Turkey Pulse

Culture Alert: Fashion, books and photography in December

Article Summary
The Middle Eastern cultural calendar for the end of the year includes a book fair in Beirut, a modest-dress fashion event in Dubai and a cartoon biennial in Tehran.

As the new year approaches, the Middle Eastern culture calendar is filled with fashion, photography and modern art.

Dressing up: The Holon Design Museum in Tel Aviv has just launched an exhibition that takes the concept of Franco-Israeli haute couture to new heights. The show, “Je t’Aime, Ronit Elkabetz,” looks at more than 500 pieces of apparel, including an array of corsets and undergarments, that belonged to the Israeli and international screen icon. The exhibition reveals Elkabetz to have been a woman of capricious, uncompromising chic with a cheeky ability to play with fashion. Elkabetz’s incredible wardrobe and unique taste are on display until April 30.

Meanwhile, the annual Dubai Modest Fashion Week is scheduled for Dec. 8-9, bringing to the catwalk the creations of some two dozen designers who (mostly) adhere to Islamic standards for women's attire. The event also features a special showing for fashion bloggers.

The ninth edition of the Cairo Fashion Festival is now in the rearview mirror, held Nov. 22, but there's more fashion ahead, this time with a photographic angle. On Dec. 15 in the Egyptian capital, Sherif Elbouhy will discuss what it means to be a fashion photographer. The evening event, “Obsession: A Fashion Photography Talk,” is organized by Photopia and will be held at its photographers' hub in Heliopolis. Photopia's program this month also includes the workshop “Art Direction and Image Making in Fashion,” scheduled for Dec. 18-22.

Major photo exhibitions: Anyone interested in photography might also want to visit Beirut for the Sursock Museum’s latest exhibition, “Click, Click: The Repetition of Photographic Subject Matter in the 19th Century,” featuring the work of four French photographers based in the Middle East. The Sursock explains, “Like tourists checking off visited sites, photographers based in the Middle East in the 19th century roamed the land with the aim of sharing views from across the Orient with a Western audience. In this way, Baalbek, Palmyra, Beirut, Damascus, and Jerusalem became … commonplaces.” The exhibition runs through Feb. 5, 2018.

The Ruya Foundation, the organization behind the impressive Iraqi Pavilion at the 2017 Venice Biennial, will sponsor an exhibition of 50 works by Latif Al Ani, the founder of modern Iraqi photography, at the Coningsby Gallery in London's Fitrovia district, Dec. 4-16. The self-titled show features works capturing daily life in Iraq from the 1950s to the 1970s, what the organizers call “a period of increased cosmopolitanism and openness in the country.”

In Cairo, Cairographie, Egypt's first video and photography festival, continues with exhibitions and workshops until Dec. 31.

Sculpture, modern art and cartoons: A 17th-century statue is currently an object of controversy in Egypt, but without dispute, there are two remarkable contemporary sculpture exhibitions this month in Cairo. Artist and fine arts professor Amgad El Tohamy’s highly abstracted architectural forms and human figures in bronze can be seen at “Dreams of Freedom,” an exhibition at the Ubuntu Gallery, on the island of Zamalek, through Dec. 16. Across the Nile in downtown Cairo, the Karim Francis Contemporary Art Gallery, always worth a visit, presents an exhibition of bronze works by Hassan Kamel, who is also known for his clean-line, abstract figurines. The exhibition runs Dec. 3-21.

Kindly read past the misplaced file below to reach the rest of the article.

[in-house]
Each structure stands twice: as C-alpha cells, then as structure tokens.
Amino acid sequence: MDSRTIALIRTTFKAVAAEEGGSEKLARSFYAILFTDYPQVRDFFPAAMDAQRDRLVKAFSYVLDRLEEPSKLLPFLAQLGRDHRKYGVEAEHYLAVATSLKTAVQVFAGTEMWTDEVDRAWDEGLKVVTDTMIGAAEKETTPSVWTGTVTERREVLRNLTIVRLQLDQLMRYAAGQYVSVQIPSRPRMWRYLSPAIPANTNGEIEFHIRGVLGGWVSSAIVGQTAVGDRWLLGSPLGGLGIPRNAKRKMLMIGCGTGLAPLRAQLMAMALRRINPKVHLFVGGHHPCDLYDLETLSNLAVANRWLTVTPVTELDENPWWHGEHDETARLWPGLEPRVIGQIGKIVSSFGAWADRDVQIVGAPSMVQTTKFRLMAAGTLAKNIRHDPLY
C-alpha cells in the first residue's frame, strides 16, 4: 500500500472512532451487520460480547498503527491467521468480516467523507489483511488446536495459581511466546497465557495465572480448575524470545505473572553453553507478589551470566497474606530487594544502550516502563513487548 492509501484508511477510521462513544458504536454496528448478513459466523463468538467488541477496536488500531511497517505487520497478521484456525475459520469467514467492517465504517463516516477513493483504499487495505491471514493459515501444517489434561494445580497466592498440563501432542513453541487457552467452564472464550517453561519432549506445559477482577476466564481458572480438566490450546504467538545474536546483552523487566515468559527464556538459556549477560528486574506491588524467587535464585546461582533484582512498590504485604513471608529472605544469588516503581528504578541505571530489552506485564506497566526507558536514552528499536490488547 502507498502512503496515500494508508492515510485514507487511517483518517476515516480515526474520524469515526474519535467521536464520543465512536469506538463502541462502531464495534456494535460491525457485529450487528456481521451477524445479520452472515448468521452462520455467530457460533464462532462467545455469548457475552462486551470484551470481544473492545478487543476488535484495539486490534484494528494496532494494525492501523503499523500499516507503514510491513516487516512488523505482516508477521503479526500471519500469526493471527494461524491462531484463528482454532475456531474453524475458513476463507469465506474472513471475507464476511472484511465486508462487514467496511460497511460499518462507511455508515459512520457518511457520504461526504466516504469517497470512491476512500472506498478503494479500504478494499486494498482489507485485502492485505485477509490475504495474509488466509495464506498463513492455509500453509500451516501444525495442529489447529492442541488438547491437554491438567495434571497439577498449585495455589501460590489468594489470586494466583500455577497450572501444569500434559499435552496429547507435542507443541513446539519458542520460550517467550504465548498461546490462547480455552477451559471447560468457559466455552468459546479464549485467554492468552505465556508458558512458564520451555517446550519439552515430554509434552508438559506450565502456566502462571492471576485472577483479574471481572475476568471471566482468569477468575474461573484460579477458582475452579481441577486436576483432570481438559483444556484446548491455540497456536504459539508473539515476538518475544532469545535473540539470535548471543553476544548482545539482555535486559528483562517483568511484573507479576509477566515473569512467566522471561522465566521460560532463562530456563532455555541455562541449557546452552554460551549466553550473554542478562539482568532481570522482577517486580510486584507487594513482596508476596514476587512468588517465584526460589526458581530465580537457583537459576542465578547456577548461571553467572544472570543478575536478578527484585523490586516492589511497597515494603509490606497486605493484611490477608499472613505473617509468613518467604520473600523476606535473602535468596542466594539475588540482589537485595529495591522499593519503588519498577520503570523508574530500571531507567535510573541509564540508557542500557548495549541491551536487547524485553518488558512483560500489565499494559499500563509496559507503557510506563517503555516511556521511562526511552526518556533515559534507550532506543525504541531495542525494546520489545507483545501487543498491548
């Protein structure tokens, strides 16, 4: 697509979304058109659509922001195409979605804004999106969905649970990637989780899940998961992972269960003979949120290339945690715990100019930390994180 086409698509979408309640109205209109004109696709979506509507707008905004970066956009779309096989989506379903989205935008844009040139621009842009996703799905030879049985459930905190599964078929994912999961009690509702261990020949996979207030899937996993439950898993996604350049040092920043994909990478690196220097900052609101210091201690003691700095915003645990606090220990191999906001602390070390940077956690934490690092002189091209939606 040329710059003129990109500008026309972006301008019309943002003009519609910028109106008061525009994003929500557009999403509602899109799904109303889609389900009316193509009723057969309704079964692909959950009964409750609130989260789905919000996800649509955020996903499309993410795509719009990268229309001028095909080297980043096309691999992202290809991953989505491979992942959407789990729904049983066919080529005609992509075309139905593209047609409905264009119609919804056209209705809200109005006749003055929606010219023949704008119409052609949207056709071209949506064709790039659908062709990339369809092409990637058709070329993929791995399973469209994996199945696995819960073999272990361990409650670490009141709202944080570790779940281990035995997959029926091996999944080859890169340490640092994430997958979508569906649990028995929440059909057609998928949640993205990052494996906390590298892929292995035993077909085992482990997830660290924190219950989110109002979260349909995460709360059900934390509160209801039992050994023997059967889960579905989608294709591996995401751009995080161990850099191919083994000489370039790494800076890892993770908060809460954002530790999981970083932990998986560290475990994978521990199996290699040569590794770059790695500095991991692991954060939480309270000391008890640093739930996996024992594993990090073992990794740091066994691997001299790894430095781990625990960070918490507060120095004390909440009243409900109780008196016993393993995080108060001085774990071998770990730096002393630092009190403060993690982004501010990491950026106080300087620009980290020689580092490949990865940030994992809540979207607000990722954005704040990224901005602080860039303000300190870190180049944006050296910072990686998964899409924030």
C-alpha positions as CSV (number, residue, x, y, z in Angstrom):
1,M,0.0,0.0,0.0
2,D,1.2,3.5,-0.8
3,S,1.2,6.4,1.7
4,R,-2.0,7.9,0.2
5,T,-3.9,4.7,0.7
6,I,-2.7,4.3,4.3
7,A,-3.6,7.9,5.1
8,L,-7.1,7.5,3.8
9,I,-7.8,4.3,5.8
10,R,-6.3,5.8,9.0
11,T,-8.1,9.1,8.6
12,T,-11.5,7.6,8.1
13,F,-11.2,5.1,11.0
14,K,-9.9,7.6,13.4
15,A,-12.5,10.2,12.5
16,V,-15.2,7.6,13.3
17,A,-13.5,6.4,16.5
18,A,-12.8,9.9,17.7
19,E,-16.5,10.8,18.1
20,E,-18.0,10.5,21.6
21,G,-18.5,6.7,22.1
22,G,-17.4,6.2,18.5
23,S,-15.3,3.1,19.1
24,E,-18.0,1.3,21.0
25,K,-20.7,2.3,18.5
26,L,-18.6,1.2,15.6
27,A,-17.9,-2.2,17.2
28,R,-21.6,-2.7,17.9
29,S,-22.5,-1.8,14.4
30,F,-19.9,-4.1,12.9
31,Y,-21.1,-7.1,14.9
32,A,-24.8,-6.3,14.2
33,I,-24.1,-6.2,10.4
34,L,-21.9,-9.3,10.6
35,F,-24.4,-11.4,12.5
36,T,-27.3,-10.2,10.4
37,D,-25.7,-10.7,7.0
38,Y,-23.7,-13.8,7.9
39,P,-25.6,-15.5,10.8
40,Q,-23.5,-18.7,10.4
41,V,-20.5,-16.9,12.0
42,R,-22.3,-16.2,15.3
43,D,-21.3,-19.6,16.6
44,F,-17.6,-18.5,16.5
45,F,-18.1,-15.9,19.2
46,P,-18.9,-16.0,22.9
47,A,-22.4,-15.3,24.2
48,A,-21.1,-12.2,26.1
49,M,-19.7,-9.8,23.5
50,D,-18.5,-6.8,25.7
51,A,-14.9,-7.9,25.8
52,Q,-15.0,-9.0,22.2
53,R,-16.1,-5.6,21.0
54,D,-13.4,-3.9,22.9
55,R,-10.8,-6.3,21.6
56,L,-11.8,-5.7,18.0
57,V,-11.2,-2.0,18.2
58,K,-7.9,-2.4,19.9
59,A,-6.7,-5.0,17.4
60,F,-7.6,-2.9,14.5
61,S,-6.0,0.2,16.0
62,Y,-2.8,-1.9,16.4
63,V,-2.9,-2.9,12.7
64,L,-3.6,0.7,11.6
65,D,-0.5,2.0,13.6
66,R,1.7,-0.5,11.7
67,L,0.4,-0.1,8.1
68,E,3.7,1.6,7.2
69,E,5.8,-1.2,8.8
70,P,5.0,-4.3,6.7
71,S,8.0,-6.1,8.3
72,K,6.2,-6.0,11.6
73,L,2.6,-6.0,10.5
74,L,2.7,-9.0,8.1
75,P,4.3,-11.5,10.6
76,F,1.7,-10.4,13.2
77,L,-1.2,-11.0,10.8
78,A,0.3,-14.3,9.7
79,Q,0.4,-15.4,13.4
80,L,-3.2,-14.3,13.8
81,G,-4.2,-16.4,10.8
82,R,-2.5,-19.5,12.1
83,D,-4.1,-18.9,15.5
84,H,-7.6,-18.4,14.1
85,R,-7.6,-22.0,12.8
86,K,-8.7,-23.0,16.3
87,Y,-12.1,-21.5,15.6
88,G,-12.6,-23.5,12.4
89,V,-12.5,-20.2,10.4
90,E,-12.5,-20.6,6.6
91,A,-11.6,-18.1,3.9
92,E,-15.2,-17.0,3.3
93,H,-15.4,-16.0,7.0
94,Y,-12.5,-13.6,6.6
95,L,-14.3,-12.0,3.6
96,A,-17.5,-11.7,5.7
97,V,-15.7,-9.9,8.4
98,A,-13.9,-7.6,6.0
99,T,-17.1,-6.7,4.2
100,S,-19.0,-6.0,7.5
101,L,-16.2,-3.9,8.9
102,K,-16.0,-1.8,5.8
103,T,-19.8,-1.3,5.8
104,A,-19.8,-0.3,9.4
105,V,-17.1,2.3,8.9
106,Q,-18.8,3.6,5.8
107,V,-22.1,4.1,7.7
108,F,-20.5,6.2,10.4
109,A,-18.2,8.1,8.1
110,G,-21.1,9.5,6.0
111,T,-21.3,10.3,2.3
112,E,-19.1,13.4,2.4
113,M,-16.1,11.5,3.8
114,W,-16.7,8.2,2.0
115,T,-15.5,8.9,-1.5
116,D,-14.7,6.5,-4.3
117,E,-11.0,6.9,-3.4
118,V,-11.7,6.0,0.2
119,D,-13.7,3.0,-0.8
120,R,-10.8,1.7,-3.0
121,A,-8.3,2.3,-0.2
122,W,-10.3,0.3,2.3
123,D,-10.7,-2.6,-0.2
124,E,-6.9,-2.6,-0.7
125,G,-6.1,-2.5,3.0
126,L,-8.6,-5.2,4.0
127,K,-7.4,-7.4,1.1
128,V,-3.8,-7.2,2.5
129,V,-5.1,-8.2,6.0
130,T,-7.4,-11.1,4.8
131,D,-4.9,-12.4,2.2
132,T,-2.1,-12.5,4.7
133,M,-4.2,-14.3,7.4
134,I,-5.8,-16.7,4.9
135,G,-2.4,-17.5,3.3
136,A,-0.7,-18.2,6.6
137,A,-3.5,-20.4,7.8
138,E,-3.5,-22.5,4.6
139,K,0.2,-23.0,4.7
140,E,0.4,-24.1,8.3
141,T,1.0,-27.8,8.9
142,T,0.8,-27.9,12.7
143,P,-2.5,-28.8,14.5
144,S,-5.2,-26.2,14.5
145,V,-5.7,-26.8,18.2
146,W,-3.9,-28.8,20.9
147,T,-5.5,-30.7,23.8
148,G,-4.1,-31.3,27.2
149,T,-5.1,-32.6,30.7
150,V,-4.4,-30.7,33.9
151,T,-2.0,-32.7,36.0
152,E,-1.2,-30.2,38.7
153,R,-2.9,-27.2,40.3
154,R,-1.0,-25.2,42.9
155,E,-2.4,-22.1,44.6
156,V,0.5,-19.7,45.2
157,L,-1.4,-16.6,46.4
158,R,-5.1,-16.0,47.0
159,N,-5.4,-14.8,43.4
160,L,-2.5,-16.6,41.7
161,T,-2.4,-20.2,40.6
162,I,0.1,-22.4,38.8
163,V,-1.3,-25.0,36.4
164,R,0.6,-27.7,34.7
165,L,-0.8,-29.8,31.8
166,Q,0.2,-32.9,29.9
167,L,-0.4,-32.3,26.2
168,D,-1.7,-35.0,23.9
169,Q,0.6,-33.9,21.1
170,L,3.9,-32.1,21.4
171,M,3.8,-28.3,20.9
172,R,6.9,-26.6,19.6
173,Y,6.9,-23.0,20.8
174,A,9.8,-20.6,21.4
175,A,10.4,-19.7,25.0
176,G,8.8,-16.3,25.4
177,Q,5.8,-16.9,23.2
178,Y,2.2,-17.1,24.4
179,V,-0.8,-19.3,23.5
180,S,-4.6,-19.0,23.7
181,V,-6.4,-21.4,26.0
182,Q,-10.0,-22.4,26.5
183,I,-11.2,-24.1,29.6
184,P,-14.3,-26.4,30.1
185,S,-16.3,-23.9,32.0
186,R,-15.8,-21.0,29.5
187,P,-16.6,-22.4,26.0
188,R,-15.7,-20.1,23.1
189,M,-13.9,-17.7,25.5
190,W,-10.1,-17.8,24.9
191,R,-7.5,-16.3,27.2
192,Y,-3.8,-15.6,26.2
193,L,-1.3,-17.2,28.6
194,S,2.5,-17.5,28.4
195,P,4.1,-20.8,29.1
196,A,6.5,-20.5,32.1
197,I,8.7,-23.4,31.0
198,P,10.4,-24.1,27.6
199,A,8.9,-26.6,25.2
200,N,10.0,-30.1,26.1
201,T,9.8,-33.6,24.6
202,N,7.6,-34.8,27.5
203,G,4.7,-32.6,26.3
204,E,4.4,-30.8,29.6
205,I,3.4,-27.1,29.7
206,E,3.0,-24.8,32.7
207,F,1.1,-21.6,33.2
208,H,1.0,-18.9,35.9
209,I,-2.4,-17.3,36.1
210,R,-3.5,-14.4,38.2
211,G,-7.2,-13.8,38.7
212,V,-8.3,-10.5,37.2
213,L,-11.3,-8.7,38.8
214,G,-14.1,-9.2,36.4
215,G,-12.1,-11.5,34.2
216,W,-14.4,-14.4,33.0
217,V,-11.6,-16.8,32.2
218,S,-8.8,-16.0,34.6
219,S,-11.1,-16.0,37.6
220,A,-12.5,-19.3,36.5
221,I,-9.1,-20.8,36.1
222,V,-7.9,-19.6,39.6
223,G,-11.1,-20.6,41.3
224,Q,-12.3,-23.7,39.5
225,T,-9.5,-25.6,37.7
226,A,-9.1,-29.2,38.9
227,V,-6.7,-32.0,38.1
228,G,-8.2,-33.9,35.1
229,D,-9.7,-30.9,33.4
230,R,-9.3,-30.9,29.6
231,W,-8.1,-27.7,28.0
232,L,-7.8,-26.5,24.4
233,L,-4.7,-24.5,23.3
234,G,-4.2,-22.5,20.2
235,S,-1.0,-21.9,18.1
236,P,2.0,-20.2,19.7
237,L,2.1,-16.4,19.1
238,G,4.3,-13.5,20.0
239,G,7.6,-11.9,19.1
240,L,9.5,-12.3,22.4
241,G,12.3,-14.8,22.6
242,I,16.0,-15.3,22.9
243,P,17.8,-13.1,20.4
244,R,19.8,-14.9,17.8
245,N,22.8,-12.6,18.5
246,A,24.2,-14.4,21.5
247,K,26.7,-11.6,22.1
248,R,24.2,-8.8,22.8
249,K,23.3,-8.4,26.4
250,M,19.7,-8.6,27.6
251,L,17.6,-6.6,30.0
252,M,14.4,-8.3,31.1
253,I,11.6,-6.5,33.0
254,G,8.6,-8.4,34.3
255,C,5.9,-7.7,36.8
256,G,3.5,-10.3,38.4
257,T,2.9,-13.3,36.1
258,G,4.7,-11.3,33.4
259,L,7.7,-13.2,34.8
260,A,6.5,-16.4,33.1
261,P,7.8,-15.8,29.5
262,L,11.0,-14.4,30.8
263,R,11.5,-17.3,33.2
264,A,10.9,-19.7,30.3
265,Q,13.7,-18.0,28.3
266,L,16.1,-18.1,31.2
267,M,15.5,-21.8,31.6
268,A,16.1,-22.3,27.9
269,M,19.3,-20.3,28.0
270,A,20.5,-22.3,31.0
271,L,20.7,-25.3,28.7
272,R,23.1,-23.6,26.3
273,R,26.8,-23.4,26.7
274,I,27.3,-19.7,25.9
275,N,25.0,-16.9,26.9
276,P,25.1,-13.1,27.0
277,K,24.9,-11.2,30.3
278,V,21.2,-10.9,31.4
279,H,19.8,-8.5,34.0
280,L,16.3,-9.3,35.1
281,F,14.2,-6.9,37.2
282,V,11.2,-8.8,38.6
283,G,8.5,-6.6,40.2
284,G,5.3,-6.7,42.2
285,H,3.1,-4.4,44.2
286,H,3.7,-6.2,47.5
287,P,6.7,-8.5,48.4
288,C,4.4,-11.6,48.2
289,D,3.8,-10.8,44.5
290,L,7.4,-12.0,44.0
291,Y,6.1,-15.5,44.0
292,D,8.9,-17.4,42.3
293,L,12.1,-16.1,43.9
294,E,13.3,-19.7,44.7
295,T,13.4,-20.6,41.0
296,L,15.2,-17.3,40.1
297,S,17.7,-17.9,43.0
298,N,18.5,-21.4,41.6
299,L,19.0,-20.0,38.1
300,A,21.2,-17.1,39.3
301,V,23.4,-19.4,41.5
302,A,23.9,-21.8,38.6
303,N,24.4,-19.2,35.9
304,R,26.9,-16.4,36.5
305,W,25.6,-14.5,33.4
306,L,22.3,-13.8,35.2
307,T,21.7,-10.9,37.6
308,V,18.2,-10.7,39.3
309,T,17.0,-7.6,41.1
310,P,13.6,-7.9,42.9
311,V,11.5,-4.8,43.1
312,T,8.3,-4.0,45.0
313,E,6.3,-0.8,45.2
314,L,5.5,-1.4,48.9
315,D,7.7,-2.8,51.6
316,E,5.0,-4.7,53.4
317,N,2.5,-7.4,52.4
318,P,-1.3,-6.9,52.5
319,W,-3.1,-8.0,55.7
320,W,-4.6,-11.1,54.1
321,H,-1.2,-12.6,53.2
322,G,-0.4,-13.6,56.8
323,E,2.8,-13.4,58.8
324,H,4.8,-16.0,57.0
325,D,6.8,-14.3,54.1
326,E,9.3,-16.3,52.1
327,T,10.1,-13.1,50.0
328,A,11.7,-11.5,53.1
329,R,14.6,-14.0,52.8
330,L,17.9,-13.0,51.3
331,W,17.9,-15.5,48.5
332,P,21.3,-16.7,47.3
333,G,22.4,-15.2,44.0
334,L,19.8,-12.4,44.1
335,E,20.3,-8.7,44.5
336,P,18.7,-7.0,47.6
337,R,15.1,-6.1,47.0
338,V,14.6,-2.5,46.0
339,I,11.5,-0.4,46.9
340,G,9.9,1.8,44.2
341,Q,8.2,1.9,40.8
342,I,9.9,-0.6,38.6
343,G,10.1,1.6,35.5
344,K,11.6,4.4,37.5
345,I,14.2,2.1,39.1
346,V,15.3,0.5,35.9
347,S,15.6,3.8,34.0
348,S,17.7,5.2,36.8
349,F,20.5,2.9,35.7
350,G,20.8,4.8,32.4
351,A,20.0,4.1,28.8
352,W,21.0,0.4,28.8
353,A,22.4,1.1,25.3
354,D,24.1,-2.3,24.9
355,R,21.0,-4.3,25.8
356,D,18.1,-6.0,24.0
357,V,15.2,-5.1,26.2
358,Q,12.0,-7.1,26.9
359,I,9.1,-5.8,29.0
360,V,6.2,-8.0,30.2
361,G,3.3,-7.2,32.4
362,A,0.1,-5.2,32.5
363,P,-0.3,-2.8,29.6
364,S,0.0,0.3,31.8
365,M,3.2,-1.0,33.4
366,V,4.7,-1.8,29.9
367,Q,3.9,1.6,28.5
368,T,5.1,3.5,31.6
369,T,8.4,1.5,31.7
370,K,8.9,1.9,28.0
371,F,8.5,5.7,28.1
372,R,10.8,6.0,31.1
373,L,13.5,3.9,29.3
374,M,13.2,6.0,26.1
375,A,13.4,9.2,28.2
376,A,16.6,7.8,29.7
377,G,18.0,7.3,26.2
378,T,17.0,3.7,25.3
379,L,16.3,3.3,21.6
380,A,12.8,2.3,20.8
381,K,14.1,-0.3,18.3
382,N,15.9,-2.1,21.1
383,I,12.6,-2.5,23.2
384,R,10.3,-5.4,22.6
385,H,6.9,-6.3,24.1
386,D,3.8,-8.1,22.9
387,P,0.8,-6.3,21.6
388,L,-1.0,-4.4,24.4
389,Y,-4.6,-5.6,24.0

The Sharjah Art Foundation has wrapped up its 13th biennial, but it is far from taking a break. It has announced curators for the 14th biennial, which opens in March 2019, and is currently presenting a retrospective by the Emirati artist Hassan Sharif, a pioneer of conceptual art in the Middle East who died last year. His work encompasses drawings and paintings as well as installations. The Sharjah exhibition, “I Am the Single Work Artist,” includes his famous “Slippers and Wire” and his trademark “Cotton.” The show concludes Feb. 3, 2018.

The 11th Tehran International Cartoon Biennial kicked off at the Saba Art and Cultural Institute Nov 28. Some 500 cartoons from 74 countries, mostly on the theme of safety and security, can be seen through Dec. 15.

In Istanbul, the marriage between ceramics and architecture is on display in a wonderful show featuring works by the pioneering Turkish ceramics artist Fureya Koral. The exhibition, Fureya Koral Retrospective, at 16 Siraevler, coincides with the 20th anniversary of the artist's death. It will remain on view through Jan. 18, 2018.

Words and music: The Beirut International Arab Book Fair is ongoing downtown at the Beirut International Exhibition and Leisure Center until Dec. 13. The fair includes workshops and programs presenting participating writers. The fair, founded in 1956, is one of the oldest in the Arab world and attracts a reported 200 publishers and 30,000 visitors every year.

For those who want their December to be all about music, the 10th edition of the Beirut Chants Festival starts Dec. 1 and continues through Dec. 23, with 28 concerts of classic, sacred and ethnic music, mostly in the churches of Beirut.

Found in: Cultural heritage

Nazlan Ertan is Al-Monitor's culture editor. She is a Turkish blogger, journalist and editor who has worked in Ankara, Paris and Brussels for various Turkish and international publications, including the Hurriyet Daily News, CNN Turk and BBC Turkish Service. She served as culture and audiovisual manager for the European Union delegation to Turkey, director of the EU Information Centre in Ankara and director of communication, culture and information in Turkey’s Ministry for European Affairs.


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